BOSTON — This series may not belong to any particular team at the moment, but it does belong to one player. The East is tied because of Rajon Rondo, the MVP through four games.
Yes, better than LeBron James or Dwyane Wade or any of the Big Three on the Celtics.
Without Rondo, the Celtics would be meeting up with the wrecking ball right now. Instead, they’re headed to Miami for Game 5 and then back to Boston for a Game 6, which seemed unlikely just a few days ago. Rondo has been that good at both ends, and also in giving the Celtics a much-needed jolt of energy and leadership.
This is someone who scored a career-high 44 points, who got Kevin Garnett more involved in the offense, who’s making life hell for the Miami defense and who has been a stabilizing force for Boston whenever things began to sour.
Game 4 was more of the same. Rondo was the main reason the Celtics cruised to 61 points in the first half and led by 18. He had 10 assists by halftime and by spreading the wealth, helped the Celtics put six players in double figures. Even after the Heat began to double him in the second half, Rondo helped make plays that ultimately decided the game.
Also, Rondo has played nearly reckless-free basketball for four games, and after playing all 53 minutes (regulation and OT) in Game 2 went 47 in the OT win Sunday.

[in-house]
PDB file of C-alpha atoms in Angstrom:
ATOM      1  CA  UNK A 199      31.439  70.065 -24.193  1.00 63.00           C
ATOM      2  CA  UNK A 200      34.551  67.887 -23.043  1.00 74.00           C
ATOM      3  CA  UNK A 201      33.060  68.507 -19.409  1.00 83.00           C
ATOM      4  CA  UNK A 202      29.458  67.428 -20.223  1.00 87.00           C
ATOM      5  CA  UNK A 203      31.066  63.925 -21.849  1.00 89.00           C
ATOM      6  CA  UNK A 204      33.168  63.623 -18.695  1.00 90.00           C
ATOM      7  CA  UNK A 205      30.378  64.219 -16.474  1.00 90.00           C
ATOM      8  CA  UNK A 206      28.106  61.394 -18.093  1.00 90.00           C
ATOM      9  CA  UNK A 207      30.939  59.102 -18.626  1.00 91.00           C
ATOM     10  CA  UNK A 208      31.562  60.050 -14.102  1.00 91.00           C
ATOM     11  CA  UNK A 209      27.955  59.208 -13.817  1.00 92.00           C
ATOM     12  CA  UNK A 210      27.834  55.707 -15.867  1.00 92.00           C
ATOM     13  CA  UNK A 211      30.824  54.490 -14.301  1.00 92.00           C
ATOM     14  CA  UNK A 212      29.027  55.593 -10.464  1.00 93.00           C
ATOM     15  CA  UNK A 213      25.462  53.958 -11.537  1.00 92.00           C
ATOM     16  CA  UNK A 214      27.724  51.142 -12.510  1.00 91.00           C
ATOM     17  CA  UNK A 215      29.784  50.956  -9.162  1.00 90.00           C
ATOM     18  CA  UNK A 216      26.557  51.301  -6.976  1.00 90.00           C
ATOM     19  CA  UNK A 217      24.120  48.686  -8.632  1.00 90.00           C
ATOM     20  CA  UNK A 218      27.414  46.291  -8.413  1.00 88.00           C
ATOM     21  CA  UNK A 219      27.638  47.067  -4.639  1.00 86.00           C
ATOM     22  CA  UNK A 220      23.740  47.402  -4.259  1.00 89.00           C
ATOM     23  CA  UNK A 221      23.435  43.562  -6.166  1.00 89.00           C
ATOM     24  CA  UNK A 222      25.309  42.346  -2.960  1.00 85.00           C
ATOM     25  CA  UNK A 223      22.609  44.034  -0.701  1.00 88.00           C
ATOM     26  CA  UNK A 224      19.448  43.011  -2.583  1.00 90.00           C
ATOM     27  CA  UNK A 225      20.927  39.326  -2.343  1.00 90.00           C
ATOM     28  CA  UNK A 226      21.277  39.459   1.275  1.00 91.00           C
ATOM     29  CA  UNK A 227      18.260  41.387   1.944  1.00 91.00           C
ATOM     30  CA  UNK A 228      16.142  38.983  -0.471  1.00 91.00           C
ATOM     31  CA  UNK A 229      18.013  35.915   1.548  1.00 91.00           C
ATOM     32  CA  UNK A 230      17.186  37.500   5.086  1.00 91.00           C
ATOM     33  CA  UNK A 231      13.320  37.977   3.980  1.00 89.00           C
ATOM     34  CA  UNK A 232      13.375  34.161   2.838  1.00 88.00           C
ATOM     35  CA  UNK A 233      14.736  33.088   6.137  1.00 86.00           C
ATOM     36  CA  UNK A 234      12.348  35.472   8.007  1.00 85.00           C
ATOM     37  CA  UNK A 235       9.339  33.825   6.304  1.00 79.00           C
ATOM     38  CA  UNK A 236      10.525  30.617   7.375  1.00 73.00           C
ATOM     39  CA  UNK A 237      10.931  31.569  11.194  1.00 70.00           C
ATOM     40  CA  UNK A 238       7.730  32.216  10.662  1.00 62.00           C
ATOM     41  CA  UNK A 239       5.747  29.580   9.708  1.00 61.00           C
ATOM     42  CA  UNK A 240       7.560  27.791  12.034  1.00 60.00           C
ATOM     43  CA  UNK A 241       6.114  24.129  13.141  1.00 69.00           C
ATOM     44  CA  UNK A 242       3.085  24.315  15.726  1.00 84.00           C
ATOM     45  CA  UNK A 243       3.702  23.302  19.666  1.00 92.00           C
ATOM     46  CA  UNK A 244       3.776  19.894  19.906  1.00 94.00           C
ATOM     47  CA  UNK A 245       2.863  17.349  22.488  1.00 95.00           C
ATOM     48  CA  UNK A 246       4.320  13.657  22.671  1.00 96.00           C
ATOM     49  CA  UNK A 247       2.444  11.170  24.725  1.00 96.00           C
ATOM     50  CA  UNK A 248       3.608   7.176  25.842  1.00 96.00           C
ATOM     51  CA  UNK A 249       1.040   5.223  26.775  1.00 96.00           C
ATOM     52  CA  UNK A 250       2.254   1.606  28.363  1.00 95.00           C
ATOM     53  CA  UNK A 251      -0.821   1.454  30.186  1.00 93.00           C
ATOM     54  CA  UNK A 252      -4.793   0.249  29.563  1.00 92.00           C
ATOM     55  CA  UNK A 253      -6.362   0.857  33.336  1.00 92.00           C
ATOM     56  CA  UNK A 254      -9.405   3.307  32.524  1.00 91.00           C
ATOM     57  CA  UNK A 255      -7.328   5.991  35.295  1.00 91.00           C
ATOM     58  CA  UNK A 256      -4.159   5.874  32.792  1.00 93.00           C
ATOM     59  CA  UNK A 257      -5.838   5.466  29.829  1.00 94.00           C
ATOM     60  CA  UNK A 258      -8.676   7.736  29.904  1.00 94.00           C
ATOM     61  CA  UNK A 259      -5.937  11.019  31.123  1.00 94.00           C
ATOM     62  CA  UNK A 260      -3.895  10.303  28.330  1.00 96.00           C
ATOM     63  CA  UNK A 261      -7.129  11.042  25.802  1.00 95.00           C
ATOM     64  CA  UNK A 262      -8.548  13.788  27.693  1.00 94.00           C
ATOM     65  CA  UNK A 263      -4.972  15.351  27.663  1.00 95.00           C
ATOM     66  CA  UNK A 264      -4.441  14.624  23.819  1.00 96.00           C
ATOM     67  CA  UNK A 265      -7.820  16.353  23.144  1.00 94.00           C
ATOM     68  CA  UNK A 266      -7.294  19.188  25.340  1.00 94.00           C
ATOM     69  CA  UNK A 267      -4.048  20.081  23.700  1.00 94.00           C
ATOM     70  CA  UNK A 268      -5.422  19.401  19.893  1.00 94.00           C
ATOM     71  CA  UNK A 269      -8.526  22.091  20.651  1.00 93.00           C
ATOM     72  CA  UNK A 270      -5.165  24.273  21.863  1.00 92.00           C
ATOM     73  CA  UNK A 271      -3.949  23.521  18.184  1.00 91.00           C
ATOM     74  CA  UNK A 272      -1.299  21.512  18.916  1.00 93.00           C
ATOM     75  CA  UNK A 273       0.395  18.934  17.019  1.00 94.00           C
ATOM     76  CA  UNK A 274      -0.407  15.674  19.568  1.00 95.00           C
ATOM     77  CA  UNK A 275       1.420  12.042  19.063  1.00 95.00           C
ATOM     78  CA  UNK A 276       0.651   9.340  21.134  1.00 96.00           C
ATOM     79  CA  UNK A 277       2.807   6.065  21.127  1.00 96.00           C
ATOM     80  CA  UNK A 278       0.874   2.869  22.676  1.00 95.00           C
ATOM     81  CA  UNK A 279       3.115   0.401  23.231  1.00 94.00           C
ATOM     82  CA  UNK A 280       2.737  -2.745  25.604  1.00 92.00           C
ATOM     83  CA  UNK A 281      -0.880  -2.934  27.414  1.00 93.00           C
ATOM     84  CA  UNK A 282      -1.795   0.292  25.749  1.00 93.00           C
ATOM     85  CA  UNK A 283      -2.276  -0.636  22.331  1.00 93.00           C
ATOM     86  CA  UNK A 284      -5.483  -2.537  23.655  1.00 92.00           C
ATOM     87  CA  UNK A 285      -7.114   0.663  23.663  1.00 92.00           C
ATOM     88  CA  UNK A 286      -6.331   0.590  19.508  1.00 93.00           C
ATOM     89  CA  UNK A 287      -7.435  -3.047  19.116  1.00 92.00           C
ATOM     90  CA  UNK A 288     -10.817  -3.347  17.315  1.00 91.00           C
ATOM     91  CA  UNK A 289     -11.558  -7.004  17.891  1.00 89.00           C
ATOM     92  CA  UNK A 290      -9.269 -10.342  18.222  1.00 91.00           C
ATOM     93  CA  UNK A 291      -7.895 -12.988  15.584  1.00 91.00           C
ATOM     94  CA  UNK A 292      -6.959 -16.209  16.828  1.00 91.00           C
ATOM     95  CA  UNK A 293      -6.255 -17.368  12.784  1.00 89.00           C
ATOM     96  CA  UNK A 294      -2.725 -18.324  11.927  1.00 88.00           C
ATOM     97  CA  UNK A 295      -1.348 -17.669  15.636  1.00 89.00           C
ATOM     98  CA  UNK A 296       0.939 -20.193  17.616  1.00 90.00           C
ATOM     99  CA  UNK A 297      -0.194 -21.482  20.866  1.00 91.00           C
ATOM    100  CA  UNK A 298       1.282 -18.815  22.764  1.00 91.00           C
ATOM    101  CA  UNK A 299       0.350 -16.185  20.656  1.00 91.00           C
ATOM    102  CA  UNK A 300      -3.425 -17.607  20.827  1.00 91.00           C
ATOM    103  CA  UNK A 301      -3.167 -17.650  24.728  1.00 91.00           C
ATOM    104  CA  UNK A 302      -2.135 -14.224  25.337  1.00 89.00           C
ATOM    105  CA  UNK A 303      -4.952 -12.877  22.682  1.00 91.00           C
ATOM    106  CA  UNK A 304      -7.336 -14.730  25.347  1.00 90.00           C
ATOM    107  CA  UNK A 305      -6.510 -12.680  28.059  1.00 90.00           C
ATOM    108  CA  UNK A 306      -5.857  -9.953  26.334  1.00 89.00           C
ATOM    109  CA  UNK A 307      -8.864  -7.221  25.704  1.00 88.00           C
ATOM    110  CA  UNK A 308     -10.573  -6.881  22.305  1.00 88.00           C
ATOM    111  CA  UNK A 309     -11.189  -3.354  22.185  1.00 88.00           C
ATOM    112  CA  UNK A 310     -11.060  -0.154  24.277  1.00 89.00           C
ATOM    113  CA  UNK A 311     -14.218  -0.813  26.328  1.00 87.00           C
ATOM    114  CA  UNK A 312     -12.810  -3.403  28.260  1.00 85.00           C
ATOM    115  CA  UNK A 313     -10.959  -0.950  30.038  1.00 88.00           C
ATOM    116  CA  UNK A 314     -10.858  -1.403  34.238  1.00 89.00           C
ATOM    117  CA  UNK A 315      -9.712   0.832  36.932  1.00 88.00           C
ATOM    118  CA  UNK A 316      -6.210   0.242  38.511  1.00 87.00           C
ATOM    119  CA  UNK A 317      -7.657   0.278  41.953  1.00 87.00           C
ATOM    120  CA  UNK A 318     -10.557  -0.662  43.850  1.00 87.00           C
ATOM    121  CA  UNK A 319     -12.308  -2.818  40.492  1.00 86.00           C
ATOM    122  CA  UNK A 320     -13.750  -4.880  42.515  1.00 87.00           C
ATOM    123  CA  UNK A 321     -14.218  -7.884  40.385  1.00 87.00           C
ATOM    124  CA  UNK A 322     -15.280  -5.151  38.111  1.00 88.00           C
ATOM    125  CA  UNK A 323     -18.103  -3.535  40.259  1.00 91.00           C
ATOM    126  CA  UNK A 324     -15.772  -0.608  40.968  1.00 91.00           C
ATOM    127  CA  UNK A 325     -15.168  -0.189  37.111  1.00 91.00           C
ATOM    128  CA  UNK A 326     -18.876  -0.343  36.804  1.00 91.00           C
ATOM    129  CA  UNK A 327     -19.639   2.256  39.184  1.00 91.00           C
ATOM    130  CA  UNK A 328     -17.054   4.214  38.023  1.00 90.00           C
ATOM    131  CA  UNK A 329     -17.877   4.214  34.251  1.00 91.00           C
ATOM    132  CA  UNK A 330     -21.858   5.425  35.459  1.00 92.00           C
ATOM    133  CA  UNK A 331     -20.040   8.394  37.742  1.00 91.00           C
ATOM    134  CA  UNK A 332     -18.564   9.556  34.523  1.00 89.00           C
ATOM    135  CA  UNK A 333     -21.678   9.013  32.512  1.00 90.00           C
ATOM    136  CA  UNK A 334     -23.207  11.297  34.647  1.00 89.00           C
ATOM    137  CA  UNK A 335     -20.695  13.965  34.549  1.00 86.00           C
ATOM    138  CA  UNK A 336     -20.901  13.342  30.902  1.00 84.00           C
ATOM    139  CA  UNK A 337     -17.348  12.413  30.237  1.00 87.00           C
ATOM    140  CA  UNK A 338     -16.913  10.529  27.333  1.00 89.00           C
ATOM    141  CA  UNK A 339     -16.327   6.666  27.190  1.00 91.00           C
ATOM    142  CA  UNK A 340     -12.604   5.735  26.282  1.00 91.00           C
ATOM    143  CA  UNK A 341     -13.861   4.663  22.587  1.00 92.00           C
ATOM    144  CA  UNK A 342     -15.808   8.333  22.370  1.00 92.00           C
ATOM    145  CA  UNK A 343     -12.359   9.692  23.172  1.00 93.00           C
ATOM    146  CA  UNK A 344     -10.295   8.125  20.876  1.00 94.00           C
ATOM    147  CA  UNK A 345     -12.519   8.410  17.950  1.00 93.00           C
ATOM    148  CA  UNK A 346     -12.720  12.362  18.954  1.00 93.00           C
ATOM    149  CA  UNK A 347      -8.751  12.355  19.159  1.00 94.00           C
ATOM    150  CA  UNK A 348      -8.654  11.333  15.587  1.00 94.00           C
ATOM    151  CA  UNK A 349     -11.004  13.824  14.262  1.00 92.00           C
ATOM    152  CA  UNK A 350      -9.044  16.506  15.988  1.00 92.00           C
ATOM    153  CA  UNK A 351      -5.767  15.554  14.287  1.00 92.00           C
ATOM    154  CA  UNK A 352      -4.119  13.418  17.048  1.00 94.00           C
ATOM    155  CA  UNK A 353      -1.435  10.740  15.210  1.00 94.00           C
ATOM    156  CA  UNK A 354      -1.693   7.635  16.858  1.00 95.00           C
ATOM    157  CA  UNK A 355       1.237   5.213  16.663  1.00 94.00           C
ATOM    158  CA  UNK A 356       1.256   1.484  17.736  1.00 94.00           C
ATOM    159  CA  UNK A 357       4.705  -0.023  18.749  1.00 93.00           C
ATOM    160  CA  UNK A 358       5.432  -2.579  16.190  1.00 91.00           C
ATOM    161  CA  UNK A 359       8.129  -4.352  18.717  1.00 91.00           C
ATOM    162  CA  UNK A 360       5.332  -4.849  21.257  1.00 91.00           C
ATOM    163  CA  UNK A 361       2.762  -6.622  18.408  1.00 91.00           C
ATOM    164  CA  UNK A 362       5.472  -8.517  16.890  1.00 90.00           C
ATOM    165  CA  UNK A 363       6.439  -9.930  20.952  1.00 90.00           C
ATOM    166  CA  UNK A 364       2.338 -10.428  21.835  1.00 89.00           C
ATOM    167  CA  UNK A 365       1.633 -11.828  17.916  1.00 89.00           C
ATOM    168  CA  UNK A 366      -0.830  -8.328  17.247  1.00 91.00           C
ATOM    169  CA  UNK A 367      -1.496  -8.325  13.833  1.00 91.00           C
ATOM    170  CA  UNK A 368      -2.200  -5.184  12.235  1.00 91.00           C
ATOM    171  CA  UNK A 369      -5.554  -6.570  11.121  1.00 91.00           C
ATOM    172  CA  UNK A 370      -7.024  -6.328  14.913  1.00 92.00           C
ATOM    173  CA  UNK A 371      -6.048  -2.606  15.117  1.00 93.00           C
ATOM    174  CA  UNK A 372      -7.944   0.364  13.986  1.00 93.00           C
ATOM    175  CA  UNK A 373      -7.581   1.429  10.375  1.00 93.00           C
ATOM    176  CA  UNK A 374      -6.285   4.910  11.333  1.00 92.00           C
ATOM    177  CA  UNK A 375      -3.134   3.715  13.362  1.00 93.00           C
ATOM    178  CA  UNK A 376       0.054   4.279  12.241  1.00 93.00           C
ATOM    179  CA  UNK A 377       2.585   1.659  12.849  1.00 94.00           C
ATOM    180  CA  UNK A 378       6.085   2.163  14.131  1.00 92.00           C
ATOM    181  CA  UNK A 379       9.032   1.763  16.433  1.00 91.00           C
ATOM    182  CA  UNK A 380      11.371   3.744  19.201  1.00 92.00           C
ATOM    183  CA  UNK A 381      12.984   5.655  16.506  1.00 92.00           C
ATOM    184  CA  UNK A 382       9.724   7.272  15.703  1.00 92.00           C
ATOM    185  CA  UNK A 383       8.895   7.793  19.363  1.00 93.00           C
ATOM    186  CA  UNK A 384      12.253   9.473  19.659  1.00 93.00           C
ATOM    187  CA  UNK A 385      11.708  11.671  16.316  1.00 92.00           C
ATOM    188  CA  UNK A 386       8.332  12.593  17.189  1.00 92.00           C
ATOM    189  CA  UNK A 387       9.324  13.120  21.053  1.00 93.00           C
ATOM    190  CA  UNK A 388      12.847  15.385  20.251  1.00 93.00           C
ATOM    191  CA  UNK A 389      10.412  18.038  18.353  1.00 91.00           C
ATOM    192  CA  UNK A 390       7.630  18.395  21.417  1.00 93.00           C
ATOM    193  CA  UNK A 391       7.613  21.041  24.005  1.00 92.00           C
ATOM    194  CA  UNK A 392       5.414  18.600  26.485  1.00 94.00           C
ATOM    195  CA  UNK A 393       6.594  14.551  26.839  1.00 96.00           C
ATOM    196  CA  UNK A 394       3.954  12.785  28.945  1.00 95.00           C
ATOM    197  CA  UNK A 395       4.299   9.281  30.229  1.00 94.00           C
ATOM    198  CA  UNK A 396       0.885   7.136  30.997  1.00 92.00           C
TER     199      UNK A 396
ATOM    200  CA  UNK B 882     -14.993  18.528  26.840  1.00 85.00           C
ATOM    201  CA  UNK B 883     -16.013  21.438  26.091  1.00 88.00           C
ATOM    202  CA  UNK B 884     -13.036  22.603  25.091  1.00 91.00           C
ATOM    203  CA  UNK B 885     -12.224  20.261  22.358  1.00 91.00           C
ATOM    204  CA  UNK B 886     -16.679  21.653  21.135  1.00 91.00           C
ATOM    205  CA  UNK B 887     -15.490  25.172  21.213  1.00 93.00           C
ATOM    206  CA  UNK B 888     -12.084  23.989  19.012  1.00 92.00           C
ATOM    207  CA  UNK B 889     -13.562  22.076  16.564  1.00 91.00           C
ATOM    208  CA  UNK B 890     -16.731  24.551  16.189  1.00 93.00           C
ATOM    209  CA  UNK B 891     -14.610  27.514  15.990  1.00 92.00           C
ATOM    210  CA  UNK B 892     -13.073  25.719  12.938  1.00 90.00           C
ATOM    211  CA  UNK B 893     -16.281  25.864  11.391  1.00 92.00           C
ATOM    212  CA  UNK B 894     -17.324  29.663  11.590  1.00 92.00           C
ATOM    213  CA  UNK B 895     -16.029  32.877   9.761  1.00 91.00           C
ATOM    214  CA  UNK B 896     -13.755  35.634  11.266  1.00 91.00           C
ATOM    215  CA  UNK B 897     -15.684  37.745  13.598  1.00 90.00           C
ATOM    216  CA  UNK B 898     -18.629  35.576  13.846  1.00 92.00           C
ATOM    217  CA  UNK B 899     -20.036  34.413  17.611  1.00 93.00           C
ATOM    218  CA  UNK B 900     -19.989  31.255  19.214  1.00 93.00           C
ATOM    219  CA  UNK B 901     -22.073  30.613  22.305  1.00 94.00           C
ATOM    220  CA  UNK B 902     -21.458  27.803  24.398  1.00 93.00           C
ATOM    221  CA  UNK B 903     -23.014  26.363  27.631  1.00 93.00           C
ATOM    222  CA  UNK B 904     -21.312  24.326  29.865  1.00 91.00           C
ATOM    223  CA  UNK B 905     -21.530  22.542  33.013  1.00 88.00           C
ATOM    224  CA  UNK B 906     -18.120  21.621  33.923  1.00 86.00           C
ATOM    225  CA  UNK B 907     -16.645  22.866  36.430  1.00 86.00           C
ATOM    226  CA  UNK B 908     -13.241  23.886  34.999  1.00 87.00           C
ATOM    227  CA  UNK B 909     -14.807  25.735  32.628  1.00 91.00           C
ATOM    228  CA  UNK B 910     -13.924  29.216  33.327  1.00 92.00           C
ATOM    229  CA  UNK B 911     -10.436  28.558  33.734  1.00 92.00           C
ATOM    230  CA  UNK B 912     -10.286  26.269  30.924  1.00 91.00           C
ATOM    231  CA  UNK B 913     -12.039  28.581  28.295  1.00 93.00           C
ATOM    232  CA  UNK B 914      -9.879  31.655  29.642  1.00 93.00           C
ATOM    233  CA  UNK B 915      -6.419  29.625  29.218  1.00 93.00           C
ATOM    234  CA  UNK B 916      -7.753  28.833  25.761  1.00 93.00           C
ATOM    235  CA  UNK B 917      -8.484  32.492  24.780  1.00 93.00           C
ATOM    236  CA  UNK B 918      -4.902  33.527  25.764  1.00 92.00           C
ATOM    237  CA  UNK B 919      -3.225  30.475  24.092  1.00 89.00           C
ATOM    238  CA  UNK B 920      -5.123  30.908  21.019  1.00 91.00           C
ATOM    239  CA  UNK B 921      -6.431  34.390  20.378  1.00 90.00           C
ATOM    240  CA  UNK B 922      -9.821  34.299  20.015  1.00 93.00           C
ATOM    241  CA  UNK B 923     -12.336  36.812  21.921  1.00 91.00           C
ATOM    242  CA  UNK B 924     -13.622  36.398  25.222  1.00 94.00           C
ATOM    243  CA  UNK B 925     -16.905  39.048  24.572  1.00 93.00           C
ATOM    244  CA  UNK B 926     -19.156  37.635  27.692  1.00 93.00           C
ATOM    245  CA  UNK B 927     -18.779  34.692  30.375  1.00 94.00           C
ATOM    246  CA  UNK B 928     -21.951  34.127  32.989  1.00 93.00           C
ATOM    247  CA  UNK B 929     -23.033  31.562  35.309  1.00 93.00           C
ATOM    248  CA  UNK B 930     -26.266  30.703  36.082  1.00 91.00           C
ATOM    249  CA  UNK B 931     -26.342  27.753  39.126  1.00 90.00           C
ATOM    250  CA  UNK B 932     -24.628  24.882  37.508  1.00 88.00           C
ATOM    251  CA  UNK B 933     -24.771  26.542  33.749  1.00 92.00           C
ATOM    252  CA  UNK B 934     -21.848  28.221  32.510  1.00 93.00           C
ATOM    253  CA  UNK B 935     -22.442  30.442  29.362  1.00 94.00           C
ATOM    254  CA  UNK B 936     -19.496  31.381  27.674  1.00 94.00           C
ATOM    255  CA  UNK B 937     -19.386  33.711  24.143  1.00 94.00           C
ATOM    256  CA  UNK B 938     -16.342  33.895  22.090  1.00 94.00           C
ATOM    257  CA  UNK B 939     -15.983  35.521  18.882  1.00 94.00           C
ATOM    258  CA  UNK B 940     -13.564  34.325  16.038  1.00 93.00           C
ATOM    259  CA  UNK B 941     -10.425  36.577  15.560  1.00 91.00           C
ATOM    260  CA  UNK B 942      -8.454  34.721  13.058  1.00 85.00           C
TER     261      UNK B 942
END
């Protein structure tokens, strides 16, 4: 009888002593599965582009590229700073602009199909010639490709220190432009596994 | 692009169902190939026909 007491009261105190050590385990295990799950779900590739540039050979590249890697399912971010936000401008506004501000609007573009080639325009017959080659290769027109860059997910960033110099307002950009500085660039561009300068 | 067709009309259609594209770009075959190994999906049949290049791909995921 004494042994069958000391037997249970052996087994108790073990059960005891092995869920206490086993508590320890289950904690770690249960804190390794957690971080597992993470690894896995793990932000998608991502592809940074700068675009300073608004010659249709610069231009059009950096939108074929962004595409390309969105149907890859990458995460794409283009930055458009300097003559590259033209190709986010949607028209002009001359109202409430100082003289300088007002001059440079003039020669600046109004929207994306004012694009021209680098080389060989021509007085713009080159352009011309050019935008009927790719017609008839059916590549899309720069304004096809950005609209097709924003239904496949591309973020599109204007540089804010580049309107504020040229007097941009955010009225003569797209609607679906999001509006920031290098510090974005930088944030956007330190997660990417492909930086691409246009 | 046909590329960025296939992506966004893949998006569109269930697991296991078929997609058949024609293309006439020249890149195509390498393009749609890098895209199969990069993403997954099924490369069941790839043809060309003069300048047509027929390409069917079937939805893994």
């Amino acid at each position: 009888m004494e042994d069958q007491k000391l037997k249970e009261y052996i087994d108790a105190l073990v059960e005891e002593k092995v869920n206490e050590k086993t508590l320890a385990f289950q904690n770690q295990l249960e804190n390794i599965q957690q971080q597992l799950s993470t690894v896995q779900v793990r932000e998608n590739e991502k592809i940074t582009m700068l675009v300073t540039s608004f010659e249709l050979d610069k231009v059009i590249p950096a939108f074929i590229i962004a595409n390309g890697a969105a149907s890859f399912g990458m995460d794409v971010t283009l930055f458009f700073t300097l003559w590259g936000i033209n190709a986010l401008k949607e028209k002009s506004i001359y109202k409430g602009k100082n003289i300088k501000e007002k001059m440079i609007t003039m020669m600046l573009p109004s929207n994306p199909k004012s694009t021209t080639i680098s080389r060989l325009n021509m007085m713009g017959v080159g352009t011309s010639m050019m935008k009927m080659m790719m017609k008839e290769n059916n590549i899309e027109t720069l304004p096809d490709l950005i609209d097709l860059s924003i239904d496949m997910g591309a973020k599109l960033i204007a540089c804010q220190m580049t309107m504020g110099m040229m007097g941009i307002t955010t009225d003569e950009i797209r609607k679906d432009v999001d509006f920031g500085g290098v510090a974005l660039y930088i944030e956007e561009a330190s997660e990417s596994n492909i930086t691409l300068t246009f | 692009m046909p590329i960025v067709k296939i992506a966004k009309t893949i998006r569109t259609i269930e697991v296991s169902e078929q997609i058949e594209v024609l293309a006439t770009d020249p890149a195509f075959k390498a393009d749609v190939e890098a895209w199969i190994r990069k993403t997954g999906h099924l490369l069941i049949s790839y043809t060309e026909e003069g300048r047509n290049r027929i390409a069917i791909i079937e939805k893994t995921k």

He scored 15 points with 15 assists in Game 4. And after Paul Pierce fouled out in overtime, it was Rondo who grabbed his teammates by the collar with a message.
“I told KG that it’s time,” he said. “We have to take the game over. At that particular time in the game, when your leading scorer goes out, you have to step up and make plays. And that’s what we did as a team. I didn’t want to force anything. I didn’t want to be too aggressive because I already had four fouls. I tried to get my teammates involved. It’s not a one-man show.”
Rondo is the only Celtic who has yet to see his production dip this series, the only Celtic who hasn’t had to dig himself out of a rut. Because of his consistency, Boston has a chance to spring an upset, although it will take winning in Miami, something the Celtics haven’t done yet.
Until the Heat figure a way to contain Rondo’s ability to break down the defense and create easy shots for teammates, beating the Celtics will continue to be a struggle.
“Obviously, it starts with him, the head of the snake,” said Wade. “He’s done a good job of rallying the troops and getting them to perform in their roles. We know how valuable he is to them, and what he’s capable of doing to us. So naturally, containing him will be a focus of ours.”
After four games, that focus has only grown sharper, out of necessity.